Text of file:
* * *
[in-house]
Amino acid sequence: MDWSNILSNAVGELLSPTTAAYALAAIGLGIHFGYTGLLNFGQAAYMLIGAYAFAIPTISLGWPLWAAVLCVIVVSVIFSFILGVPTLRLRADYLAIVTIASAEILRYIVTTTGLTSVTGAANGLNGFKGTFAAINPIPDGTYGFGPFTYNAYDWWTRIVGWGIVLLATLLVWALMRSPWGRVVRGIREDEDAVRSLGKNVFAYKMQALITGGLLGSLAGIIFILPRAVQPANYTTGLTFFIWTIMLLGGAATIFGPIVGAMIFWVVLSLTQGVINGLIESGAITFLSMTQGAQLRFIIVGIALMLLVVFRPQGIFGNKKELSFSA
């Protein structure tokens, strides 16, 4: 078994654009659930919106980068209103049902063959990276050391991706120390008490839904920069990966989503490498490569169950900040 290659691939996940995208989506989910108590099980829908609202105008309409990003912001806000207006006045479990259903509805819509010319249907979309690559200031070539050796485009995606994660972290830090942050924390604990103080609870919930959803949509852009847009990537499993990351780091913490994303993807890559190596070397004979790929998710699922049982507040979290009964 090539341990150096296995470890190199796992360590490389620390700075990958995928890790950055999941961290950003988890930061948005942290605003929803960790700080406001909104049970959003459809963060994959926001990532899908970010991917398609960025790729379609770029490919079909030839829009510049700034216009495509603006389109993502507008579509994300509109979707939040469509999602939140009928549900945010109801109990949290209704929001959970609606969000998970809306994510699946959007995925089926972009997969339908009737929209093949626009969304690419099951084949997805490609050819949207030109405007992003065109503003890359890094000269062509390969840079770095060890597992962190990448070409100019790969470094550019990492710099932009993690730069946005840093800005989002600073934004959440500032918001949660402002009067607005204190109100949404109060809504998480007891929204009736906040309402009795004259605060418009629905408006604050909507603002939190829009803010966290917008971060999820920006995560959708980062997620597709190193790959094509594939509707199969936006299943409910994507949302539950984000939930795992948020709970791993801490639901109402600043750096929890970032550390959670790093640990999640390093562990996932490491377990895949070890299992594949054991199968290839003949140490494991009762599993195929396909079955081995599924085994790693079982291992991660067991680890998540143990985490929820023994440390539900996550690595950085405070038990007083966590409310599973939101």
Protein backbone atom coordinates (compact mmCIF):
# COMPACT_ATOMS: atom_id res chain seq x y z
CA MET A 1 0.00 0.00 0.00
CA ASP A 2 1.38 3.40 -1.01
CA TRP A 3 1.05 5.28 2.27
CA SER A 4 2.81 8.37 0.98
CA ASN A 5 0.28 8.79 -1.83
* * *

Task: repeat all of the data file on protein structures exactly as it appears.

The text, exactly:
[in-house]
Amino acid sequence: MDWSNILSNAVGELLSPTTAAYALAAIGLGIHFGYTGLLNFGQAAYMLIGAYAFAIPTISLGWPLWAAVLCVIVVSVIFSFILGVPTLRLRADYLAIVTIASAEILRYIVTTTGLTSVTGAANGLNGFKGTFAAINPIPDGTYGFGPFTYNAYDWWTRIVGWGIVLLATLLVWALMRSPWGRVVRGIREDEDAVRSLGKNVFAYKMQALITGGLLGSLAGIIFILPRAVQPANYTTGLTFFIWTIMLLGGAATIFGPIVGAMIFWVVLSLTQGVINGLIESGAITFLSMTQGAQLRFIIVGIALMLLVVFRPQGIFGNKKELSFSA
């Protein structure tokens, strides 16, 4: 078994654009659930919106980068209103049902063959990276050391991706120390008490839904920069990966989503490498490569169950900040 290659691939996940995208989506989910108590099980829908609202105008309409990003912001806000207006006045479990259903509805819509010319249907979309690559200031070539050796485009995606994660972290830090942050924390604990103080609870919930959803949509852009847009990537499993990351780091913490994303993807890559190596070397004979790929998710699922049982507040979290009964 090539341990150096296995470890190199796992360590490389620390700075990958995928890790950055999941961290950003988890930061948005942290605003929803960790700080406001909104049970959003459809963060994959926001990532899908970010991917398609960025790729379609770029490919079909030839829009510049700034216009495509603006389109993502507008579509994300509109979707939040469509999602939140009928549900945010109801109990949290209704929001959970609606969000998970809306994510699946959007995925089926972009997969339908009737929209093949626009969304690419099951084949997805490609050819949207030109405007992003065109503003890359890094000269062509390969840079770095060890597992962190990448070409100019790969470094550019990492710099932009993690730069946005840093800005989002600073934004959440500032918001949660402002009067607005204190109100949404109060809504998480007891929204009736906040309402009795004259605060418009629905408006604050909507603002939190829009803010966290917008971060999820920006995560959708980062997620597709190193790959094509594939509707199969936006299943409910994507949302539950984000939930795992948020709970791993801490639901109402600043750096929890970032550390959670790093640990999640390093562990996932490491377990895949070890299992594949054991199968290839003949140490494991009762599993195929396909079955081995599924085994790693079982291992991660067991680890998540143990985490929820023994440390539900996550690595950085405070038990007083966590409310599973939101």
Protein backbone atom coordinates (compact mmCIF):
# COMPACT_ATOMS: atom_id res chain seq x y z
CA MET A 1 0.00 0.00 0.00
CA ASP A 2 1.38 3.40 -1.01
CA TRP A 3 1.05 5.28 2.27
CA SER A 4 2.81 8.37 0.98
CA ASN A 5 0.28 8.79 -1.83